Cape York Land Clearing, Olive vale and the Great Barrier Reef.
Concern over Queensland’s devastating land clearing rates has been resonating throughout the state since changes to the Vegetation Management Act made by the LNP Newman Government led to new approvals for clearing in Cape York and elsewhere– some in the very last days of the LNP administration.
Before the election win in February this year, the now Palaszczuk government committed to re-tightening the legislation around land clearing, and returning Queensland to the forefront of vegetation preservation. In the three months since, there is rising concern that they have done little more than reassure landowners that they are in no rush to change the legislation.
In 2013 a group of 26 senior scientists expressed their deep concern over proposed amendments to the Vegetation Management Act by Newman’s LNP Government in order to allow for intensive agriculture. They argued that returning to the antiquated practices of mass-scale clearing would result in loss of biodiversity, worsening erosion, salinity and water quality as well as a significant contribution to carbon emissions. They reminded the LNP government that was stricter regulations on land clearing that allowed Australia to meet the Kyoto Protocol.
Their pleas were unheard by the Newman government that swiftly enacted the Vegetation Framework Amendment Act 2013 and consequently stirred a movement of industrial scale land clearing across regional Queensland. It permitted the clearing of high value regrowth on indigenous and freehold land.
Although the actual data of vegetation clearing is not yet publicly available, disturbing figures were leaked showing 275, 000 hectares of native vegetation had been cleared in the last financial year, nearly triple the rates of 2010.
Areas around Cape York and gulf country are of particular concern, with a permit granted by the LNP government to clear 32,000 hectares on a single property. Olive Vale is believed to be of World Heritage value and is home to at least 17 threatened species. Furthermore, broad-scale clearing of the property for “high value agriculture” or grazing, will threaten to increase runoff and pollution into the Great Barrier Reef Lagoon. The presence of these threats to both threatened species and the Great Barrier Reef required action on the part of the Federal Government. As a result, the Environment Minister Greg Hunt initiated an urgent review of the case, claiming that the permit was issued without his knowledge.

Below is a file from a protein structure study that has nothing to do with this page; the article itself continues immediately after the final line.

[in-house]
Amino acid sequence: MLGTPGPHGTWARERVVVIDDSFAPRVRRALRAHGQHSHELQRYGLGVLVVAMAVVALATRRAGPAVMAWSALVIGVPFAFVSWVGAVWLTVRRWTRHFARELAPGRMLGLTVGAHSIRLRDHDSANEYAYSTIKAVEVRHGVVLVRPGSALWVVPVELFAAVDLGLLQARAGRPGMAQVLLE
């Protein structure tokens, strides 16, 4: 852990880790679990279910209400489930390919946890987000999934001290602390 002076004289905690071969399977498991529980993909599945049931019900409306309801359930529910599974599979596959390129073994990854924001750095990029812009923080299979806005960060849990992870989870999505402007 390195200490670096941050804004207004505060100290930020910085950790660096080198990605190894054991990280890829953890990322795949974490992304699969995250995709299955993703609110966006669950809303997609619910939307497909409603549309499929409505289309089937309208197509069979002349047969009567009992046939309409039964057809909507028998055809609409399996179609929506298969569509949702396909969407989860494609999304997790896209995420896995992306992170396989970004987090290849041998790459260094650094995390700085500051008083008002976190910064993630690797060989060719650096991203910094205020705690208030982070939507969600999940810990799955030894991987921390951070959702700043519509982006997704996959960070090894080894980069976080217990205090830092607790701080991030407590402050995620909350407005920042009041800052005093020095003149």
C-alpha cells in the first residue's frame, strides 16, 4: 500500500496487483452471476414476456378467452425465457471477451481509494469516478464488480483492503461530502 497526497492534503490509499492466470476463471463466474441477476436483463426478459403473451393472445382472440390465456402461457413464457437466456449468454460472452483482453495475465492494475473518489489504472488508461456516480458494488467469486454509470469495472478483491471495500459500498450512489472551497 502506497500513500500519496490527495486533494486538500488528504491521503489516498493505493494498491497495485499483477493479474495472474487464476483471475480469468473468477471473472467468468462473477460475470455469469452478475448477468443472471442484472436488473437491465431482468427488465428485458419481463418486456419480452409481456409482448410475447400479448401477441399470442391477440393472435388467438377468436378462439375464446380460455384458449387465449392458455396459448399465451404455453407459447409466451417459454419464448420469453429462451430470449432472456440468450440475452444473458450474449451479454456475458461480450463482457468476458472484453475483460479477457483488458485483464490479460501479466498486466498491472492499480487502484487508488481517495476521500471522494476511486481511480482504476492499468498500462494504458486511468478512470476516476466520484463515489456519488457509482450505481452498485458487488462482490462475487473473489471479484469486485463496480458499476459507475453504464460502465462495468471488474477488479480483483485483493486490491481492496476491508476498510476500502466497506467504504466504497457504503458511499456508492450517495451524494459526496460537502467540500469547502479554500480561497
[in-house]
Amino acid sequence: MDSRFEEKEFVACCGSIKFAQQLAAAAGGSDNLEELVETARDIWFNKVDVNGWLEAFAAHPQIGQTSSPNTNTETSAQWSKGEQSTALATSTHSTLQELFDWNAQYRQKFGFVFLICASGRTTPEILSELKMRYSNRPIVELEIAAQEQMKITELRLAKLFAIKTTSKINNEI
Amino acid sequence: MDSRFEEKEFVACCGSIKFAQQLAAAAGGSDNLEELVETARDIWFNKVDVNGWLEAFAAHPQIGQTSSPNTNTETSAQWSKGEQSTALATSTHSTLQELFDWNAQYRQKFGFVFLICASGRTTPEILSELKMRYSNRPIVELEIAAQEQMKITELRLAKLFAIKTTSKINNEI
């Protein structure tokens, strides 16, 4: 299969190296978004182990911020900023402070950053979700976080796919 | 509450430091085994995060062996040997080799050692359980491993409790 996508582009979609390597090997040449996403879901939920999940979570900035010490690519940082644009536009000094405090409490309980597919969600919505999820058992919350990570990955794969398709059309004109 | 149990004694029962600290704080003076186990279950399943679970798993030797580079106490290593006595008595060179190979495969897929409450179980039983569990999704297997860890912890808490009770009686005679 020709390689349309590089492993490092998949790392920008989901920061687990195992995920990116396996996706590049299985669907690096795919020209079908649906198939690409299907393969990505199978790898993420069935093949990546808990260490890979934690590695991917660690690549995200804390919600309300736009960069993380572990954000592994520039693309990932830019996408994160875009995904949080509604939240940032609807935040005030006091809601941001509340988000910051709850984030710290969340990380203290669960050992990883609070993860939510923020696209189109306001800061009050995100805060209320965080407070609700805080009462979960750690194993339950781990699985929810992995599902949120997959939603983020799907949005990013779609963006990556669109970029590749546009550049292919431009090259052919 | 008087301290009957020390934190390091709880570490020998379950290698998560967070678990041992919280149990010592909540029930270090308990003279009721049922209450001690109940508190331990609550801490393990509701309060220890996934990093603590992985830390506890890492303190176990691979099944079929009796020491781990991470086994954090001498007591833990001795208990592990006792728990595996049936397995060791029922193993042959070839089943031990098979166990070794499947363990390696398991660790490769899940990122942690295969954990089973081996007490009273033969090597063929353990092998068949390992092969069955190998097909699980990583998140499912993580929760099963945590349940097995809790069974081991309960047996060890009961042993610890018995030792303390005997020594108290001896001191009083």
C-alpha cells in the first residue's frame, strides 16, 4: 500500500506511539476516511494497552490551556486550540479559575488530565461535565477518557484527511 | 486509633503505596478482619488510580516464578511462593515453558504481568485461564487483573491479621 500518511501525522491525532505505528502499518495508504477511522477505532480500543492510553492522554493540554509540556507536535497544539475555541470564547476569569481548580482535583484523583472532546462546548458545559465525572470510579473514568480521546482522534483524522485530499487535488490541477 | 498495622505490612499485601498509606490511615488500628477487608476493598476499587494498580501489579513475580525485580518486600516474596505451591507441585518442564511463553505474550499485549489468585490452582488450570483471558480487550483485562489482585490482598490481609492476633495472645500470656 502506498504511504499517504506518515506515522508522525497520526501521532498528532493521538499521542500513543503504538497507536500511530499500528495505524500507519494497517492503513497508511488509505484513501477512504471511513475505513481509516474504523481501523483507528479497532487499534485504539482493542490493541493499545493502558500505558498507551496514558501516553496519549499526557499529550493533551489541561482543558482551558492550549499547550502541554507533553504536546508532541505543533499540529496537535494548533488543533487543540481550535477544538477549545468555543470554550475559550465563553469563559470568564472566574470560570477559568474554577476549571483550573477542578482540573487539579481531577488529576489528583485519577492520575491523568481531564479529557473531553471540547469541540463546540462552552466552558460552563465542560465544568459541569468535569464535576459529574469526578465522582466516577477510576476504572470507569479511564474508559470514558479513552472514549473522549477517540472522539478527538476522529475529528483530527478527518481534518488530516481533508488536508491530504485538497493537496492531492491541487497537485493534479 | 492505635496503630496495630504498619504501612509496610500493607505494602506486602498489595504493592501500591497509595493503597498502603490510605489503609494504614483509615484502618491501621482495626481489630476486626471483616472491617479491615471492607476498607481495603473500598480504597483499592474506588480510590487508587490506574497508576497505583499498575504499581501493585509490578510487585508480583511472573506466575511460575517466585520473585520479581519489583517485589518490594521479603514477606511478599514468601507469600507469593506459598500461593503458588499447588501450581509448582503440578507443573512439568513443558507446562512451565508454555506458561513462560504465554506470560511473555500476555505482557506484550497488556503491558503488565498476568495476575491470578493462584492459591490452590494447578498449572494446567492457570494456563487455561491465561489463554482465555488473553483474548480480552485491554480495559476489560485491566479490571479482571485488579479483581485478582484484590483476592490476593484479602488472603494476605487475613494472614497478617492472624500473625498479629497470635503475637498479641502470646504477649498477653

Despite the Palaszczuk government’s willingness to jump on the bandwagon and condemn the Olive Vale case, there has been little indication of their upholding their pre-election commitment to roll back the 2013 amendments. Although conservation groups are actively lobbying for the promised changes, this may also have the undesired effect of causing a further spike in land clearing. Data indicates that when a tightening of regulations has been foreshadowed in the past, agriculturalists tend to panic and subsequently take to their vegetation with great enthusiasm and urgency. In order to prevent this imminent vegetation apocalypse, changes to the legislation must be made swiftly, and the data made publically available.
Article by CAFNEC volunteer Cosima Fauldi published 11/06/2015
- Contact the Premier and call for vegetation protection laws to be reinstated immediately.
- Contact Federal Environment Minister Hunt and call on him to put a halt to Olive Vale clearing using the EPBC Act to protect species of national significance.